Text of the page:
# What are the limitations of the analogy between a complex classical oscillator with imaginary energy and a quantum system?

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In this video lecture about mathematical physics (after 1:20:00) Carl Bender explains that allowing the energy of a complex classical oscillator to become imaginary can some kind of mimic quantum behavior of the system.

To explain this, he uses the example of a classical particle with the potential energy given by

$V(x) = x^4 -x^2$

If the energy of the particle  is larger than the energy of the ground state (but smaller than the barrier between the two potential wells) $E_1 > E_0$ it can oscillate in one of the two potential wells centereed around the two minima of $V(x)$, but not travel between them.

However, allowing the energy of the particle to become imaginary, say

$E = E_0 + \varepsilon i$

the trajectories of the particle in the complex plane are no longer closed and it can some kind of "tunnel" between the two potential wells. The "tunneling time"  $T$ is related to the imaginary part of the energy as

$T \sim \frac{1}{\varepsilon}$

In addition, Carl Bender mentions that taking the limit $\varepsilon \rightarrow 0$ of such a complex oscillator system some kind of mimics the process of taking the classical limit of a quantum system.

What are the limitations of this analogy between a complex oscillator with imaginary energy and a "real" quantum system (no pun intended ;-) ...)?

An aside: the jumping between the two potential wells of a complex oscillator with imaginary energy reminded me of a Lorenz Attractor ...

asked Apr 18, 2014
edited Apr 18, 2014

Not related to your question, just want to say Carl Bender did show some surprising stuff in these lectures, I remember in lecture 3(?) he claimed that the system with repulsive potential $V(x)=-x^4$ has discrete energy levels. I'm still puzzled by this even today, maybe I should post it as another question sometime.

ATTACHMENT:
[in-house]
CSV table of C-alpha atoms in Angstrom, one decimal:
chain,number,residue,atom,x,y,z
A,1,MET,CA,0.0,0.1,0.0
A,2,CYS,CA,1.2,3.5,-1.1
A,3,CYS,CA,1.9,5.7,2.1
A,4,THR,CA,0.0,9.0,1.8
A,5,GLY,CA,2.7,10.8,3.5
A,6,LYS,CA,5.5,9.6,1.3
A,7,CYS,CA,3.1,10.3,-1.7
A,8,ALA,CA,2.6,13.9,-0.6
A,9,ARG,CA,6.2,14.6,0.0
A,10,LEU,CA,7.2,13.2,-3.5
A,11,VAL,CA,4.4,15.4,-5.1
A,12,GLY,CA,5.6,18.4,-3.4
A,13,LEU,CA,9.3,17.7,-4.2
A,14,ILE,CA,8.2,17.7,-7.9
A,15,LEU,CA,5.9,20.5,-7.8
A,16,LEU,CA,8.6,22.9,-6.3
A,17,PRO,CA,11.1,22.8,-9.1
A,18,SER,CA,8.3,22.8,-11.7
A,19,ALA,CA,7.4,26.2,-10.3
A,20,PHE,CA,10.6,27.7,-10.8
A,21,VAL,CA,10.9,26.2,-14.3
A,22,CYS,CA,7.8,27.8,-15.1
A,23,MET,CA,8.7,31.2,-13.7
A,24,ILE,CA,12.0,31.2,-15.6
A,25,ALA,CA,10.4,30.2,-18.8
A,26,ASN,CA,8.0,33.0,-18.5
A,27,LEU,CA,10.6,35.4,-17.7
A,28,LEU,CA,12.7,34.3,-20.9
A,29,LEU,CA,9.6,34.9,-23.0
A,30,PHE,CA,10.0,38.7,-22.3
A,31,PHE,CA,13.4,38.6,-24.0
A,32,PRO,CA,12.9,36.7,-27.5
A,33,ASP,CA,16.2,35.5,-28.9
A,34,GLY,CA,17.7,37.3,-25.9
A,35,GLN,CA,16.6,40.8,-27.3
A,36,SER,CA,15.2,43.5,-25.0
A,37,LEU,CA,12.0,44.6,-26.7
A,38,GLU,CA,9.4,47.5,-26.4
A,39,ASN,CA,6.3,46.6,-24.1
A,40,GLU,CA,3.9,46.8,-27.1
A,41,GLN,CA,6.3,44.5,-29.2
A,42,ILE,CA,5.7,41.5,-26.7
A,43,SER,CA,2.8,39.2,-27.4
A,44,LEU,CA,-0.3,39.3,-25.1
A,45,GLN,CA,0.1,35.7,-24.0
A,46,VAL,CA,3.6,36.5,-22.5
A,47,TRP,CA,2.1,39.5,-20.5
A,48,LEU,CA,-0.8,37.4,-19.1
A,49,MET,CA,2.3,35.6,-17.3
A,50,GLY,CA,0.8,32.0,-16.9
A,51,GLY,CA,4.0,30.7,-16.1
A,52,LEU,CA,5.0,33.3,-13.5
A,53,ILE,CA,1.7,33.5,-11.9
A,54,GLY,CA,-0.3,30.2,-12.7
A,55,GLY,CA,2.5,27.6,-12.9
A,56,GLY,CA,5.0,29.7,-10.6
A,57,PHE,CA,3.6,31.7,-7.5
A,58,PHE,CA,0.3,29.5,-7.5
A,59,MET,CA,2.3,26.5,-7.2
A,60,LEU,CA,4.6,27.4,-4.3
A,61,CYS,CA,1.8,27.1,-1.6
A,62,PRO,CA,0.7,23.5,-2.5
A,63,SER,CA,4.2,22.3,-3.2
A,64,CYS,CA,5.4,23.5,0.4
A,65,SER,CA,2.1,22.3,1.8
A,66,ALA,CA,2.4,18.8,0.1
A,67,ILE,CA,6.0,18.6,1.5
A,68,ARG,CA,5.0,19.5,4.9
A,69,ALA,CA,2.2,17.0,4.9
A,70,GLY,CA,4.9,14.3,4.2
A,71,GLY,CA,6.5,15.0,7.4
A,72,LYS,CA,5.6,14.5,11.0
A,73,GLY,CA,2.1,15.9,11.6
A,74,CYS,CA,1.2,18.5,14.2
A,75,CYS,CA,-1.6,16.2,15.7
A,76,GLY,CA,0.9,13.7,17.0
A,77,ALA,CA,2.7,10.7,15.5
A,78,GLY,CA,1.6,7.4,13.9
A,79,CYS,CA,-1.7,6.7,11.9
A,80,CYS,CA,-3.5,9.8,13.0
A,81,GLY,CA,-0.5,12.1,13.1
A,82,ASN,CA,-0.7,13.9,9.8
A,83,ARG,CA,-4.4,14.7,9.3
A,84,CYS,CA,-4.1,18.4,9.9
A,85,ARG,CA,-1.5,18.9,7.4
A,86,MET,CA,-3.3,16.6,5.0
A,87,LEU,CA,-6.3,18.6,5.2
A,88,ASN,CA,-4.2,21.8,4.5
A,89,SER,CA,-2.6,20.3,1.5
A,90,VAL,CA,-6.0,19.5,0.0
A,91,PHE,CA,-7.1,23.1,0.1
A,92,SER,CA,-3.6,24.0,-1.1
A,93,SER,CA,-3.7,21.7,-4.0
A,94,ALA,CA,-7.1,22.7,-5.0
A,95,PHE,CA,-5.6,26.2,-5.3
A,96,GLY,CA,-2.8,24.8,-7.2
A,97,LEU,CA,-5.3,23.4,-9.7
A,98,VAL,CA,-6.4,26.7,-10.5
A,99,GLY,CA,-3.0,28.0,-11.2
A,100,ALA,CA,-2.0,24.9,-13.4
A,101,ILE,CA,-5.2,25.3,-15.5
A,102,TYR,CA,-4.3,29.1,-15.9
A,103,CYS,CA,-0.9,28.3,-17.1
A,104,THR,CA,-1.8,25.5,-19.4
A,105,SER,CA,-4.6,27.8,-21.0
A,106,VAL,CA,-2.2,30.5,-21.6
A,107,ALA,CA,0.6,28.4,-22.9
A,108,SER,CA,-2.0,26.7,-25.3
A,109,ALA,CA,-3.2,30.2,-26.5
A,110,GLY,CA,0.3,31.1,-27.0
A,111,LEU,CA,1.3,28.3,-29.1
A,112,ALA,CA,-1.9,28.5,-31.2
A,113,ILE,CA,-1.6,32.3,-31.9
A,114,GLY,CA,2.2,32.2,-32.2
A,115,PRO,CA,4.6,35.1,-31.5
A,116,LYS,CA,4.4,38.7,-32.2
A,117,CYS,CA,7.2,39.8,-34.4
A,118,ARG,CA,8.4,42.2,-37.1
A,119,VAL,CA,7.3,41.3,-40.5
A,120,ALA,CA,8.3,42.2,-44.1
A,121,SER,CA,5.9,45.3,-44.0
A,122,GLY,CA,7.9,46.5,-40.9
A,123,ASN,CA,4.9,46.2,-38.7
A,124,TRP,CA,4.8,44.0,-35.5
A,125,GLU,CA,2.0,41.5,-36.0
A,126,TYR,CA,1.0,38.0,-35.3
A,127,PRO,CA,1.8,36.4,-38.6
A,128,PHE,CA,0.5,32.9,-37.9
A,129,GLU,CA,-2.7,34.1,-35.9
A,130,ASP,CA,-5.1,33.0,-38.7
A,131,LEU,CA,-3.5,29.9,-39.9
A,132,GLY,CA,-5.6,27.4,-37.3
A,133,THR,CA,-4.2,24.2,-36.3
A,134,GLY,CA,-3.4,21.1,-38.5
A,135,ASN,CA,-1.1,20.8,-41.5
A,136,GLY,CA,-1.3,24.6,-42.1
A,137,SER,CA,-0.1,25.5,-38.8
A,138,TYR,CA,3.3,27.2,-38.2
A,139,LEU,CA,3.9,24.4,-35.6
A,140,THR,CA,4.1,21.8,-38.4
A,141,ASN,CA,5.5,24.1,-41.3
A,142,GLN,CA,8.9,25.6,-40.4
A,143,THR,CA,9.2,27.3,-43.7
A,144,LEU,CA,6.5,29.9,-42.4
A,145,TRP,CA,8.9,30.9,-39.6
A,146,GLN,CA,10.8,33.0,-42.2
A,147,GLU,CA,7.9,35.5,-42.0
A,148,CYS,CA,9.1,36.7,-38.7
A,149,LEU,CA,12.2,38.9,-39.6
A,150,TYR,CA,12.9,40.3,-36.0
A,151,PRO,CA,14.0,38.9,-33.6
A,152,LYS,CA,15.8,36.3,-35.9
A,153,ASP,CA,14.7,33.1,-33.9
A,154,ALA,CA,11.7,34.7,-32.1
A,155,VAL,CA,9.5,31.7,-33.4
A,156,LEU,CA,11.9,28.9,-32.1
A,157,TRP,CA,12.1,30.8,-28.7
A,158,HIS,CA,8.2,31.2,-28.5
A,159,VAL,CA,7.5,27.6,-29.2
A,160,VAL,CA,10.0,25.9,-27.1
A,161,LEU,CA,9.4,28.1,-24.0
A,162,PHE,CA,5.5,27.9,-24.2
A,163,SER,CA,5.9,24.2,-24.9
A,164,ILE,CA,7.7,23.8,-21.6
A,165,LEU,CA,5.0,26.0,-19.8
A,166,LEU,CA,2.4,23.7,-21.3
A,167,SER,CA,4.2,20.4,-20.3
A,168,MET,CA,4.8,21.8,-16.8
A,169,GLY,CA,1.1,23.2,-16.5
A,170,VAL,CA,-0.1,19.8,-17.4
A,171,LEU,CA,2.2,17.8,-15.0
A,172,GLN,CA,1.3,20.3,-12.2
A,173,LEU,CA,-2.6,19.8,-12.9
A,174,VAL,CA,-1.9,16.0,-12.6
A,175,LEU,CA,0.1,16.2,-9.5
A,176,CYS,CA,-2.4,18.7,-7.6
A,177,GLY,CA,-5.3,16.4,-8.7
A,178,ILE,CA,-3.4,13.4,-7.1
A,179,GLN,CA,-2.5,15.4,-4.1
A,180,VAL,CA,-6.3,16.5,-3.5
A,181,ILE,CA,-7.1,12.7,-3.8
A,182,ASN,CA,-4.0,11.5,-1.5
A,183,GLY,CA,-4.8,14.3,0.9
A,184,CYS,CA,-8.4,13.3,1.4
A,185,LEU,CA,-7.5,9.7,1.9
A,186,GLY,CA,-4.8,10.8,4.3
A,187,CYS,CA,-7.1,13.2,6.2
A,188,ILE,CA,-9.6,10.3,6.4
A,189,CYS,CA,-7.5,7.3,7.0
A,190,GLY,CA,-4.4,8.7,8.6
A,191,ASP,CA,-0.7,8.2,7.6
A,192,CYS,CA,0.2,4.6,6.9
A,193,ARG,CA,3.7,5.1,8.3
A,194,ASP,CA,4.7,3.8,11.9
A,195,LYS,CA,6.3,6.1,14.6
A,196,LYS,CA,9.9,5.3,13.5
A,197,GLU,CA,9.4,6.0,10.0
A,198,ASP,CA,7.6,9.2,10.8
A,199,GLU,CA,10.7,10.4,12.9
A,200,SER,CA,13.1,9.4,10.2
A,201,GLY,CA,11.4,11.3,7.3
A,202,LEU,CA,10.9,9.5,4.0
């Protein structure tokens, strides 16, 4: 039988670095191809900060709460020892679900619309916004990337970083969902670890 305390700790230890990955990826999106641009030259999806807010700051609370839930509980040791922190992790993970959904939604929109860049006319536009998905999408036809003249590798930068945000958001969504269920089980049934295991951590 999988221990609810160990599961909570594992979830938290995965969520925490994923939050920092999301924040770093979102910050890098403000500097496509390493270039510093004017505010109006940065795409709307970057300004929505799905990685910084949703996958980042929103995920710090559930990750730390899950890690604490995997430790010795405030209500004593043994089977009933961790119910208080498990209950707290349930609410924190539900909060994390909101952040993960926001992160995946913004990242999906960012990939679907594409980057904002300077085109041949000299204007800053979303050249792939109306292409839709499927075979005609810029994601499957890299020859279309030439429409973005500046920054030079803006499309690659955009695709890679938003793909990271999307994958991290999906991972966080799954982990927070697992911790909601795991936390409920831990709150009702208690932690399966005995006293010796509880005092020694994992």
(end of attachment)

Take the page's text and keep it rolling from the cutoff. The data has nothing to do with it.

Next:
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The true analogy is between a classical stochastic oscillator (which is always given by a complex frequency) and a quantum system.

Classically, the ''tunneling'' is visualized as climbing over the barrier (which I believe is also the correct way to view the qunatum tunneling).

The deterministic limit of a classical stochastic system, where the noise (hence the imaginary part) goes to zero, is analogous to the deterministic limit of a quantum system, where Planck's constant goes to zero.

Indeed, classical stochastic systems and quantum systems are analogous from many points of view. They both have a probabilistic interpretation in terms of densities (functions in the classical case, matrices/operators in the quantum case), and they both can be handled with path integrals. The main difference is that stochastic path integrals are well-defined as they do not have the factor i in the exponent that causes severe oscillations in the quantum case.

Chaotic systems are different; they are classical _and_ deterministic! In particular, the jump between the two sides of a Lorentz attractor happens frequently, while tunneling = jumps over barriers is quite rare (unless the barriers are very low).

answered Apr 18, 2014 by (15,448 points)

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